4. Great advice. Re: point number 2 – this may also be idiosyncratic, but I would put this even more strongly: if you have spent 10-15 minutes talking about pleasantries or your CV without getting to academic substance, some warning lights should be going off in your head.

    It’s certainly possible that the school is so taken by your record that they are in pure sell mode. However, if that isn’t the case, then an interview that doesn’t touch on your academic interests won’t give them an adequate basis for calling you back, even if it’s not your fault that the interview went that way.

    Sometimes, for whatever reason (e.g. interpersonal dynamics, fatigue, lack of social skills, etc.), interviewers may not get to the substantive materials that they care most about. If 10-15 minutes have passed, you should probably try to steer the conversation gently to your substantive interests. In other words, don’t be passive.

    Of course, you need to do this tactfully. Don’t charge in, ignore their questions, and start talking about your most recent paper. For the first several minutes, let the interview develop its own rhythm, etc. But after about 10 minutes or so, if your academic interests haven’t yet come up, start looking for opportunities to raise the issue. (E.g. “Actually, that touches on one of my current research interests …”). If they still show no interest, then maybe this is a pure selling interview, but at least you gave them an opportunity to engage.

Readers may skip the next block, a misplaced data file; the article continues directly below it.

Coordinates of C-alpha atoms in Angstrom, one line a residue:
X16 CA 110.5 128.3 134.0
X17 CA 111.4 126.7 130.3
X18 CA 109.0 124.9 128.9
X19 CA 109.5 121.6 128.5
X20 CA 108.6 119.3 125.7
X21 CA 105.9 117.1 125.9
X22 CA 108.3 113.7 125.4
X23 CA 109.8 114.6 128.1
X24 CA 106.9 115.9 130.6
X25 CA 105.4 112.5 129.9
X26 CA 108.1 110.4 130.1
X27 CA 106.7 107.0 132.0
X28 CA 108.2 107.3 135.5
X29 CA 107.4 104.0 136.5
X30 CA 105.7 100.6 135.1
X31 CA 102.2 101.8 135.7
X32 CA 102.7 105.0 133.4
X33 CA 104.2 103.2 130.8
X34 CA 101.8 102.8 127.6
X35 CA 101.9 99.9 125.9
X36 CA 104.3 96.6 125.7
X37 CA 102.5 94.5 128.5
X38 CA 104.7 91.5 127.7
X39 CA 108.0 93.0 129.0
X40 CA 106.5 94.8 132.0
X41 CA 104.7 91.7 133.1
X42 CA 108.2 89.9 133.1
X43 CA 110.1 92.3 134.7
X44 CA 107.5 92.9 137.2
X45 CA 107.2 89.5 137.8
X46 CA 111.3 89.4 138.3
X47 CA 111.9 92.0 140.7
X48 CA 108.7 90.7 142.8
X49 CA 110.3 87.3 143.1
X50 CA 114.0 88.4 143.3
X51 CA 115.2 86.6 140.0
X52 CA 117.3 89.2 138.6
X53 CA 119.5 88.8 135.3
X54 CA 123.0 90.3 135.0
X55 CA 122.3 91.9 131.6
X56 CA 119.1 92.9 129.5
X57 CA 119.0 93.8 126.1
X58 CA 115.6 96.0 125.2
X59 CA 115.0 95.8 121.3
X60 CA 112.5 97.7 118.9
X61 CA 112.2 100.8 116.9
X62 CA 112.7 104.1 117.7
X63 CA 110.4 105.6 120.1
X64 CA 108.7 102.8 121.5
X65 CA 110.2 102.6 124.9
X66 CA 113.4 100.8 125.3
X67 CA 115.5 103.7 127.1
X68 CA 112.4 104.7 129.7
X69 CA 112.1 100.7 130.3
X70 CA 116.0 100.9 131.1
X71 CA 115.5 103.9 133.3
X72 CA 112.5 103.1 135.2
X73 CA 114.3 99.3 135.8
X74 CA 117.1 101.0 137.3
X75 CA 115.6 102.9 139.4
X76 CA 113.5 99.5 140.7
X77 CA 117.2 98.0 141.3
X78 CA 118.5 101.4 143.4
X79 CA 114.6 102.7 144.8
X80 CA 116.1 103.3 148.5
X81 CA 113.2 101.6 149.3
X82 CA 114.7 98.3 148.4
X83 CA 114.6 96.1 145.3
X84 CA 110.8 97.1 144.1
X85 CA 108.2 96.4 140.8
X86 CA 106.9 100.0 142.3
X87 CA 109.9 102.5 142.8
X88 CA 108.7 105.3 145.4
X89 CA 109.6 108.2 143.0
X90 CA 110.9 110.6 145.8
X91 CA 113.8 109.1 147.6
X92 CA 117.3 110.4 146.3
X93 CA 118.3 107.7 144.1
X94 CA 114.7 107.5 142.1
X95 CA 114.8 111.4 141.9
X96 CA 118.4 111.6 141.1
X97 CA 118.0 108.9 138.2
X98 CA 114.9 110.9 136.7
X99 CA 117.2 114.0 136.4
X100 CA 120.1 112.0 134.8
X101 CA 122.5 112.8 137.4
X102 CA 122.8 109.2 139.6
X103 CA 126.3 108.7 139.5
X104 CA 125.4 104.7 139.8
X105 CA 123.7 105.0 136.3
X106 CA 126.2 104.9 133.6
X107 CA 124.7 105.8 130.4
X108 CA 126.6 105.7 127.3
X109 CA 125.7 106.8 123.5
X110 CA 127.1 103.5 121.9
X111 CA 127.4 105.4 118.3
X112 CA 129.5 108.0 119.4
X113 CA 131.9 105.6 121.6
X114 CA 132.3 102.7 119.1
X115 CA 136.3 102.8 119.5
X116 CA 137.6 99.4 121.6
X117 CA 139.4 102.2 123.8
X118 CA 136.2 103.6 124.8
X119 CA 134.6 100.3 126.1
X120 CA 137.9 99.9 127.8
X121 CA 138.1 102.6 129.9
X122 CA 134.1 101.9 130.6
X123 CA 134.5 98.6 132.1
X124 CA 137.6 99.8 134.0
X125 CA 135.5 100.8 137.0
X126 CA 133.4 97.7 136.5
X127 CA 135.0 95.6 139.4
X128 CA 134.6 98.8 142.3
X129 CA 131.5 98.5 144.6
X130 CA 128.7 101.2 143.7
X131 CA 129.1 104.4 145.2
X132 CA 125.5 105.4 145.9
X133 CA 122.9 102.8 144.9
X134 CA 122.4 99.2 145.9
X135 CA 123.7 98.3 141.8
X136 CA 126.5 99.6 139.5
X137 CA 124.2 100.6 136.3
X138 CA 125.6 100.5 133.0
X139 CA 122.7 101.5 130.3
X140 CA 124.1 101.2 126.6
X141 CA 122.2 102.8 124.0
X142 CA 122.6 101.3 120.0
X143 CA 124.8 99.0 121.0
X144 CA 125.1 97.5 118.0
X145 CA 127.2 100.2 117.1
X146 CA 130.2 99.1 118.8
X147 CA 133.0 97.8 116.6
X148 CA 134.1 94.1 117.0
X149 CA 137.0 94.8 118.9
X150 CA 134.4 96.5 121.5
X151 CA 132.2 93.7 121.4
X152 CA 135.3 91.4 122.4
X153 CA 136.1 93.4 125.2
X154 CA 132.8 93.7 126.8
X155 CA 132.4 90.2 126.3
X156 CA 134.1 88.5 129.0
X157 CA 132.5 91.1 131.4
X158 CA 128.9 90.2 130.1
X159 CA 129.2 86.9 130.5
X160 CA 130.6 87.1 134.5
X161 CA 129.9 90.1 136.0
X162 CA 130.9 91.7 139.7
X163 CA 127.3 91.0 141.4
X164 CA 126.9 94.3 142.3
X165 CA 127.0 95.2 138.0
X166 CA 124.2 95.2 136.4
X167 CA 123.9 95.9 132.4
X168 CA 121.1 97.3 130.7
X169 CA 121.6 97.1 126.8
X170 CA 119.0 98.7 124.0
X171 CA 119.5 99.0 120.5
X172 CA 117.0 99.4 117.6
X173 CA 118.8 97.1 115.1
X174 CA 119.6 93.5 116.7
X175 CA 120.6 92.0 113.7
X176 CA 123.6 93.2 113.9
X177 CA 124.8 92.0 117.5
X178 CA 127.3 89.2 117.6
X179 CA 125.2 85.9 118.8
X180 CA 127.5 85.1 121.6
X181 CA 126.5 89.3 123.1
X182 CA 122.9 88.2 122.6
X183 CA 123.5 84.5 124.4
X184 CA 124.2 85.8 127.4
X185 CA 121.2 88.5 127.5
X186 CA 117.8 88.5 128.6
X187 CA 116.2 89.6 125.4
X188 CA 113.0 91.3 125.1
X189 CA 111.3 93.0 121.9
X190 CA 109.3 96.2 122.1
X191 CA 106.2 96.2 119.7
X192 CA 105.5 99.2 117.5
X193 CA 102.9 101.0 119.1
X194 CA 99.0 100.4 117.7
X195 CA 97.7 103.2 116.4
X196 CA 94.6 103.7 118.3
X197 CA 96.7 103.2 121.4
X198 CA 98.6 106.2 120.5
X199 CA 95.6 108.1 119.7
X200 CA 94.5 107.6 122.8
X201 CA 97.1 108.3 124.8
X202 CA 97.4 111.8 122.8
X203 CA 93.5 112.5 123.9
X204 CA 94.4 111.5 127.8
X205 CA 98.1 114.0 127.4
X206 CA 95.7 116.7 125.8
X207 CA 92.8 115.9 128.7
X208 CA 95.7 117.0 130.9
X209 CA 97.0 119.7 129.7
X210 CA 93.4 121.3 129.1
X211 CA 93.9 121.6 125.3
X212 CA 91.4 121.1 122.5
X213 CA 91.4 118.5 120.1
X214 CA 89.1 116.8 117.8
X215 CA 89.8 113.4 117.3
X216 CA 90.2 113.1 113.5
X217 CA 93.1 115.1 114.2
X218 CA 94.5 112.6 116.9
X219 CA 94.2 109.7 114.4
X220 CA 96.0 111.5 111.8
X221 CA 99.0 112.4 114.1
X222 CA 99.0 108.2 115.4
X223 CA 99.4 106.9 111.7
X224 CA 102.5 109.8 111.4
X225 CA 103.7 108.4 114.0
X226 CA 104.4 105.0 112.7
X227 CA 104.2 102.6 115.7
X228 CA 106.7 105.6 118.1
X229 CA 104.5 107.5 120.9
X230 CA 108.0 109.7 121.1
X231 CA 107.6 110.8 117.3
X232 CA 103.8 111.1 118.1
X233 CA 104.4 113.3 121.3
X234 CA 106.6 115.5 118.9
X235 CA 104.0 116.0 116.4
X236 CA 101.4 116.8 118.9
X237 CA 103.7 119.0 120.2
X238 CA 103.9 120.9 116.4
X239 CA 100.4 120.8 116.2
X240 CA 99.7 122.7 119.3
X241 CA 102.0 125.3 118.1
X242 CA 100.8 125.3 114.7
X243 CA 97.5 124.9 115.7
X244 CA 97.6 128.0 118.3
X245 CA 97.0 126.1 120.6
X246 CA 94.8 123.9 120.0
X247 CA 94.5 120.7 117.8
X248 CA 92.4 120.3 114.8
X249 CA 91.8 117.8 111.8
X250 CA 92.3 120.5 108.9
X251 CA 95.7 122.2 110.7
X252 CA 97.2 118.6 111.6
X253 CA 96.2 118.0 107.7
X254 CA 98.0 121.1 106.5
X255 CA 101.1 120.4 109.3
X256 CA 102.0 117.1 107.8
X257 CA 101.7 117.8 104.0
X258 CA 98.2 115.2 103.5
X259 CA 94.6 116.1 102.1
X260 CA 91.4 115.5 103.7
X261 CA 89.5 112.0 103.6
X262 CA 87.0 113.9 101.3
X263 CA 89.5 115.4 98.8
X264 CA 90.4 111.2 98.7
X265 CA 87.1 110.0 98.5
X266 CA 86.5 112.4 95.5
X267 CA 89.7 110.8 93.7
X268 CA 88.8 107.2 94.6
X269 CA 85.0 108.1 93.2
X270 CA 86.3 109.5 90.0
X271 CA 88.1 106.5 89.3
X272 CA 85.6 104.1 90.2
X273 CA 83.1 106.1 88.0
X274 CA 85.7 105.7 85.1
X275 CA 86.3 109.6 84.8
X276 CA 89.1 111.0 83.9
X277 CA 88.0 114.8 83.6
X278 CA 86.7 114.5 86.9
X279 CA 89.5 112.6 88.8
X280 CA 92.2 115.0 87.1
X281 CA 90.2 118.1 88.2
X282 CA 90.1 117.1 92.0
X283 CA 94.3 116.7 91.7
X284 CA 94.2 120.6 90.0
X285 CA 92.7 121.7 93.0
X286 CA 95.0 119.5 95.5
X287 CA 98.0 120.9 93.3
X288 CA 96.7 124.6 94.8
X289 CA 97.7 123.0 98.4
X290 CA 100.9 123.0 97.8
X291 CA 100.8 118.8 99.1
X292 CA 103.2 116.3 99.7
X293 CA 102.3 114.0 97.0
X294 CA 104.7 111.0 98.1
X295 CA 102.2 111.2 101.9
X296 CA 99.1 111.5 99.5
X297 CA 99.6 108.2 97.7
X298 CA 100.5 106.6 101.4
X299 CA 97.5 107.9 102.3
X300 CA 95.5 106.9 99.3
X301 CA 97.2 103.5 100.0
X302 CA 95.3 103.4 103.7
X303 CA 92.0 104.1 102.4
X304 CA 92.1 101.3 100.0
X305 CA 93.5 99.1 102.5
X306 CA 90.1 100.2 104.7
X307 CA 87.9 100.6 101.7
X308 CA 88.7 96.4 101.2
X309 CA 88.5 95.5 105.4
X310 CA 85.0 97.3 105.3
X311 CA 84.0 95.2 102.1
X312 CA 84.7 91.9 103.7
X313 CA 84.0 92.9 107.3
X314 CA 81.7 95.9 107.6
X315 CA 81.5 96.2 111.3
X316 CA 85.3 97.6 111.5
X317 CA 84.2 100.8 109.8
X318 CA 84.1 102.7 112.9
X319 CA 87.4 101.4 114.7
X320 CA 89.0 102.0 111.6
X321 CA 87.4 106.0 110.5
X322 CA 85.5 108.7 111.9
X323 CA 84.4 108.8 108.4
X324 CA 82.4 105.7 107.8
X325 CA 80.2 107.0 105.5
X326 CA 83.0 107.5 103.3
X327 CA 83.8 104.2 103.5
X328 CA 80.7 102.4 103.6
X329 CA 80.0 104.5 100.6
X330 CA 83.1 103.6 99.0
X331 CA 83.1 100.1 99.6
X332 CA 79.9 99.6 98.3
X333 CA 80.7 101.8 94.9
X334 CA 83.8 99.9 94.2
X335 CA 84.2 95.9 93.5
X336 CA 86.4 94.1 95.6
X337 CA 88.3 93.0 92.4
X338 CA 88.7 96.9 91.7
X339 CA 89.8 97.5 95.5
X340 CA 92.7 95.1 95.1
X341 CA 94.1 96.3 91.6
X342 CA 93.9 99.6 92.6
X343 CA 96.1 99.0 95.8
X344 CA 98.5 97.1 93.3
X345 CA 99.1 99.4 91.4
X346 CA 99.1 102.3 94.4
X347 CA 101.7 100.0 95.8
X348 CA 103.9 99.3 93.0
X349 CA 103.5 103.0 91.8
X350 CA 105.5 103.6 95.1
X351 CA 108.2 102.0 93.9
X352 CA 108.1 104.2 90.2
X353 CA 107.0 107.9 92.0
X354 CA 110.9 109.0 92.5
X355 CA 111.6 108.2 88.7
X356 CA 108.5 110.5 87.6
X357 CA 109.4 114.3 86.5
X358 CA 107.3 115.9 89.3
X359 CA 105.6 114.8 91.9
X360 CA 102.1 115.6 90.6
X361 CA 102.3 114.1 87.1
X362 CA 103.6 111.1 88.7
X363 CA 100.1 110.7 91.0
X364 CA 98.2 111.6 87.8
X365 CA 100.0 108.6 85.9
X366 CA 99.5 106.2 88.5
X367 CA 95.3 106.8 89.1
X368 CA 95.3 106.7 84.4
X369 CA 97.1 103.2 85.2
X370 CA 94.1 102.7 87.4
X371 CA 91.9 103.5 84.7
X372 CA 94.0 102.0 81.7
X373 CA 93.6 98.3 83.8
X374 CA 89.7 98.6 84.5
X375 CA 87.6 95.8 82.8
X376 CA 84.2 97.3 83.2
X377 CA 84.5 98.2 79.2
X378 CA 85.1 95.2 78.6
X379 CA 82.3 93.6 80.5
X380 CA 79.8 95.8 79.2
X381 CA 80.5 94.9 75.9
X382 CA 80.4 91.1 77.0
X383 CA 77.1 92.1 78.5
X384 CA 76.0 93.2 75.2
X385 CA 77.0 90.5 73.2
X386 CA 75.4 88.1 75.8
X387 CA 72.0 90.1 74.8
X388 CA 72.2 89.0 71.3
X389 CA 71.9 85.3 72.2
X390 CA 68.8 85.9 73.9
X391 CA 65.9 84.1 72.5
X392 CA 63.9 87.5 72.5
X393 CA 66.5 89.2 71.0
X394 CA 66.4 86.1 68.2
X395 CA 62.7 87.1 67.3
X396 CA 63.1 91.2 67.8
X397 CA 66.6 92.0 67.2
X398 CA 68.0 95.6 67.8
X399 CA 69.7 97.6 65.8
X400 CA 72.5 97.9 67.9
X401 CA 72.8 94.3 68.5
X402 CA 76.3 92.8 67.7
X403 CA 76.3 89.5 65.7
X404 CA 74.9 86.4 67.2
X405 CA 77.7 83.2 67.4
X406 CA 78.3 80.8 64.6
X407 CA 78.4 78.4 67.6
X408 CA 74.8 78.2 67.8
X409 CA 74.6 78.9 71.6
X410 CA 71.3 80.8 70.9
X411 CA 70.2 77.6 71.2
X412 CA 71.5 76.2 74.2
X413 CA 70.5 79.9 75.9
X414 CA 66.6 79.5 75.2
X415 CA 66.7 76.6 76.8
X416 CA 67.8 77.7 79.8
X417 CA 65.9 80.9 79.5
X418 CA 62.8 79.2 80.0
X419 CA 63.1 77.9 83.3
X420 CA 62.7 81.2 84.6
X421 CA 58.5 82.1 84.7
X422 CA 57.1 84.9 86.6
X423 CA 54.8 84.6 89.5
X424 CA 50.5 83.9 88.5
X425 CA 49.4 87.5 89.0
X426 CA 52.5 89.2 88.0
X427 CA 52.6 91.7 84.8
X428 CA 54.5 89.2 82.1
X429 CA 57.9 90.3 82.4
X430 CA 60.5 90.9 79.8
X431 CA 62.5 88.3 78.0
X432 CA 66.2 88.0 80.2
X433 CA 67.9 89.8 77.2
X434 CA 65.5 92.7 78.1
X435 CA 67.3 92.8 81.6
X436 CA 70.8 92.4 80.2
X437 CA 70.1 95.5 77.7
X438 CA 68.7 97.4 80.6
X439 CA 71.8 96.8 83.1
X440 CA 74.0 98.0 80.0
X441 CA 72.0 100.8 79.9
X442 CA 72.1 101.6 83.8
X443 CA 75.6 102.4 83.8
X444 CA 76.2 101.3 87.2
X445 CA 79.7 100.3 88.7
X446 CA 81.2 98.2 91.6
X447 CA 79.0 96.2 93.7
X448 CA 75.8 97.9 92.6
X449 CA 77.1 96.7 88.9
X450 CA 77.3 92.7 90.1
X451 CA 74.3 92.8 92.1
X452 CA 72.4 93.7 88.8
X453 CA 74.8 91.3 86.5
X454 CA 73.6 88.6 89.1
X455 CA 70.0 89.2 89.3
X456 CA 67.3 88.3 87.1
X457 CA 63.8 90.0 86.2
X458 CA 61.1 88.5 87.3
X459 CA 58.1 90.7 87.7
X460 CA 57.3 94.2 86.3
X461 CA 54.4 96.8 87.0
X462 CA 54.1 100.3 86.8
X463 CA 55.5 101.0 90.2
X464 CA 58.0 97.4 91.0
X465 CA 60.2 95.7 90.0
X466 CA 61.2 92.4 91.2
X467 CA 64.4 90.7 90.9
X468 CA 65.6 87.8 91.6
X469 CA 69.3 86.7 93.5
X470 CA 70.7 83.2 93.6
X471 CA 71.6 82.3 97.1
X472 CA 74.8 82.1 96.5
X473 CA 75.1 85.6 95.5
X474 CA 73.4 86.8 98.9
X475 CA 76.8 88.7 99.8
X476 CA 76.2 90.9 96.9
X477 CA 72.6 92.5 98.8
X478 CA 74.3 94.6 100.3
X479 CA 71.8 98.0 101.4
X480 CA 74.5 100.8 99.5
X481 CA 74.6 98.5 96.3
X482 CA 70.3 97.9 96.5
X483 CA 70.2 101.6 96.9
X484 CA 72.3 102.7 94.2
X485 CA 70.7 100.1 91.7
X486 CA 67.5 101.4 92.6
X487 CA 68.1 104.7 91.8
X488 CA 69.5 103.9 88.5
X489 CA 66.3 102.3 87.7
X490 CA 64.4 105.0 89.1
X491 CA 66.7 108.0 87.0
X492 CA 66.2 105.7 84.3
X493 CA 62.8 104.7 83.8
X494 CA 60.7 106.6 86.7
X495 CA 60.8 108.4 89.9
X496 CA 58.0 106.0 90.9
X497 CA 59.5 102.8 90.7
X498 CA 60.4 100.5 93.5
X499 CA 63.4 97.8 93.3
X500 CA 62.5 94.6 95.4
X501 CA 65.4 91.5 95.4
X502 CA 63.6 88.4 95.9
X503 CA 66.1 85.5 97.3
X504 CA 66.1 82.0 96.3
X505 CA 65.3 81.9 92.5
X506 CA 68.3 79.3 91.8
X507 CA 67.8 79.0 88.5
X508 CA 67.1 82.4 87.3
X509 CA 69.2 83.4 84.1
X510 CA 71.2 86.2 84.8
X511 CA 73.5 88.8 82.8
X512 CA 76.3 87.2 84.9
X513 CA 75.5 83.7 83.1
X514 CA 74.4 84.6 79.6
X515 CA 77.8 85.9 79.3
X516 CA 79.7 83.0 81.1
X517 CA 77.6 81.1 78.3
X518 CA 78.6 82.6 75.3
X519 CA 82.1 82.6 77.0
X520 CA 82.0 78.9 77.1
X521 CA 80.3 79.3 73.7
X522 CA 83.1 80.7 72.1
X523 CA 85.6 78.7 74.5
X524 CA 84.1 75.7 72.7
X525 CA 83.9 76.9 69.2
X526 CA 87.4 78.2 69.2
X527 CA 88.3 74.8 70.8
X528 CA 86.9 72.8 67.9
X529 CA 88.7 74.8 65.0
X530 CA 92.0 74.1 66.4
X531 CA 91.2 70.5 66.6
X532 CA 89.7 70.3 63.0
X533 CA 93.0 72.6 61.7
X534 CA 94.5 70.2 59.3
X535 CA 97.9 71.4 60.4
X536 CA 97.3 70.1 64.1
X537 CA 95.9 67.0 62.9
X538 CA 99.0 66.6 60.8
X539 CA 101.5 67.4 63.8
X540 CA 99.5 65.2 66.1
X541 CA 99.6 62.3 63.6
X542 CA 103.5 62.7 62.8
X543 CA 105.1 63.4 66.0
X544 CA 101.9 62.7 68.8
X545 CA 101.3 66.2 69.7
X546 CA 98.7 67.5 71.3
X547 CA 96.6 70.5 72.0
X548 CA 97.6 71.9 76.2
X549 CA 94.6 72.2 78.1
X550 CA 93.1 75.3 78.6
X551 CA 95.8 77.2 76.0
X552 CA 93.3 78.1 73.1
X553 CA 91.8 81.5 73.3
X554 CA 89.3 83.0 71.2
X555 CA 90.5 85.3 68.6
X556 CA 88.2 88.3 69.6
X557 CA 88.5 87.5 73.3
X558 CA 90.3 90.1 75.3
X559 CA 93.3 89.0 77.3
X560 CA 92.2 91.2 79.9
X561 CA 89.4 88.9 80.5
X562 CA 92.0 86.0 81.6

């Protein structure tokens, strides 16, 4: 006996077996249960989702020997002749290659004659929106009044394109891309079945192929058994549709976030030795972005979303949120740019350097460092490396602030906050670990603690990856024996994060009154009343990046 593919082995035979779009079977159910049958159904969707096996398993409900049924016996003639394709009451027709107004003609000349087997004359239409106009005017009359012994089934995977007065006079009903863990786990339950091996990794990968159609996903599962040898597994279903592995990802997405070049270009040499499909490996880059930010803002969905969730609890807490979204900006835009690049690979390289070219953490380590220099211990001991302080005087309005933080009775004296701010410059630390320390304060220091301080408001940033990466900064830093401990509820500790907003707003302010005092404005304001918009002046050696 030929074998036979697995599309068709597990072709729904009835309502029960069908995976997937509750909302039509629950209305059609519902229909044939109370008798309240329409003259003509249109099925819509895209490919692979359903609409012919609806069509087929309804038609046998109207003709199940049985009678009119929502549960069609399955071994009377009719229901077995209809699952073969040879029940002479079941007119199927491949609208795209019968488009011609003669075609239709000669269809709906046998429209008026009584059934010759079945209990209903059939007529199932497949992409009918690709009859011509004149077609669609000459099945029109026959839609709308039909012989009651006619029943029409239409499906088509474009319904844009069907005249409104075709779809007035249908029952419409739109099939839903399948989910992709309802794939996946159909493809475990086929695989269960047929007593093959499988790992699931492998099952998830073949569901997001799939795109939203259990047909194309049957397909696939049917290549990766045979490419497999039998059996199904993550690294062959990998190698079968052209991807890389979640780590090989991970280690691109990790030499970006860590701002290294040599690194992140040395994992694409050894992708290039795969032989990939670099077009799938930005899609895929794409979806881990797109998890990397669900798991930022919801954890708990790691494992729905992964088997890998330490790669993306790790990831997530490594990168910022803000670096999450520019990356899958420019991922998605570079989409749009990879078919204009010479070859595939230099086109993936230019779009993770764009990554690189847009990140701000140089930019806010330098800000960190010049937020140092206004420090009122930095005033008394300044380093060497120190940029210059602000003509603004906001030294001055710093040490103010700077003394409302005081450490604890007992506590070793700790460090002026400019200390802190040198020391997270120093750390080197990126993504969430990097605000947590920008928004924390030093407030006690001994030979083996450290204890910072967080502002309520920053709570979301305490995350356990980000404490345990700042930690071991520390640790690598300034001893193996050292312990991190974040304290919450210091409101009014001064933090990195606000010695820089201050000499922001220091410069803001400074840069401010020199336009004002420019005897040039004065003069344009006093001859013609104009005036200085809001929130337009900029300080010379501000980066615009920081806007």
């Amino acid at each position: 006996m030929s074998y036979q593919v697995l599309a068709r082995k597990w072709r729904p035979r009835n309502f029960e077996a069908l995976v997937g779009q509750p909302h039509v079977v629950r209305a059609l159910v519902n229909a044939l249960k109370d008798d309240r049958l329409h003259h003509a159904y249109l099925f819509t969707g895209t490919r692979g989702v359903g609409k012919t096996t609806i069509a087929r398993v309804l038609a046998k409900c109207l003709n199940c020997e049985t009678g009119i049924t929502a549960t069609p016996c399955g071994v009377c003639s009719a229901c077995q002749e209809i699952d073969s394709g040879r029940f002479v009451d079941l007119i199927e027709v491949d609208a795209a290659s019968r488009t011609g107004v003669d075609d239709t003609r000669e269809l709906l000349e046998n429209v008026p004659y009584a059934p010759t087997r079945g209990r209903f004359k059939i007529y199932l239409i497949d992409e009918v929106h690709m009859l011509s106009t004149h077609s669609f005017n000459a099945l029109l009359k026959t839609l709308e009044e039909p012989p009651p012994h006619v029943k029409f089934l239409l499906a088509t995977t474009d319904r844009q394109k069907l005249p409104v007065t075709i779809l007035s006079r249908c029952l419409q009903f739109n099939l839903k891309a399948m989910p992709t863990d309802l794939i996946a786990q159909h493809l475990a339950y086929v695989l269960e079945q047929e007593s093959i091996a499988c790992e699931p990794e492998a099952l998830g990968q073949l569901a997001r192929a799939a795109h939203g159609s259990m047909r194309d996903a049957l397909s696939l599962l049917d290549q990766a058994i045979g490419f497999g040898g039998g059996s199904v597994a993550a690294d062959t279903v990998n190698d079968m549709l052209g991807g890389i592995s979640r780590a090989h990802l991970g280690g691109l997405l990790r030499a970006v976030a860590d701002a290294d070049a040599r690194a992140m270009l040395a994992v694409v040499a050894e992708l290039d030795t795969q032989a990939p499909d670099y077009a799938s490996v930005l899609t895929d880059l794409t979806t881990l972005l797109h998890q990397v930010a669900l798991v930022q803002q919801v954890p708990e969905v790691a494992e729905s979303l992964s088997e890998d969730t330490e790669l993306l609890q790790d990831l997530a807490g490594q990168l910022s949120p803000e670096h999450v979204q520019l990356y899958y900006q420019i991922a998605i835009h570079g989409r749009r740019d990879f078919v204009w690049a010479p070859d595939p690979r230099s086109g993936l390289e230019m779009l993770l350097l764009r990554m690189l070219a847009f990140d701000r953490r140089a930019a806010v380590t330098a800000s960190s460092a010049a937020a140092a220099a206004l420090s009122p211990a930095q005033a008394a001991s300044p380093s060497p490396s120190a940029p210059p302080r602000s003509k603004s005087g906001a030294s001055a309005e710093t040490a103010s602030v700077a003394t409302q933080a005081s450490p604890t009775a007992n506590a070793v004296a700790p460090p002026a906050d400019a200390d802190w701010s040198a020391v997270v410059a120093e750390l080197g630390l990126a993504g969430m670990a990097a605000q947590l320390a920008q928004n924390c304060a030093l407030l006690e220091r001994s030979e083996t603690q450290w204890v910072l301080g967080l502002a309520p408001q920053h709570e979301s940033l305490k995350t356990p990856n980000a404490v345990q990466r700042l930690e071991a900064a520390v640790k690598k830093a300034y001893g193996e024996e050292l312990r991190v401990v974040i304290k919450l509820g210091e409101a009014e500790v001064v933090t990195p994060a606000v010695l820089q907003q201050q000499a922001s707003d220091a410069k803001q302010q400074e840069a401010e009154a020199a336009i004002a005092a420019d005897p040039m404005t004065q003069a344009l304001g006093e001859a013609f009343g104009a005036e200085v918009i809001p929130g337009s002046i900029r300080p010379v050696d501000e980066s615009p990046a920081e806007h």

5. What are you feelings about matching your bag with your shoes? Yeesh, Madison! It’s hard to find women’s suits with pockets big enough for wallets and keys, so most women need to tote something, and a briefcase is nice and gender neutral, plus as Hoffman correctly points out, it gives you a handy place to store (and hide) the printed material you accumulate throughout the day.

  6. Mike Madison

    I’ll plead guilty to idiosyncrasy but not to sexism. Read the post again: Shoulder bags are just fine, because there are good reasons to want to lug paper around, and I’m not talking purses (which are also fine, but are often not convenient for piles of paper). The point isn’t sartorial (matching shoes? I don’t care. I also have no opinions on hair length, eyeglasses v. contacts, nail polish, earrings (for men or women), or facial hair.). The sole point was, and is, that nonverbal cues may send an “I’m one of you already” message. I wrote about this earlier. Be the ball.

  7. Brett Frischmann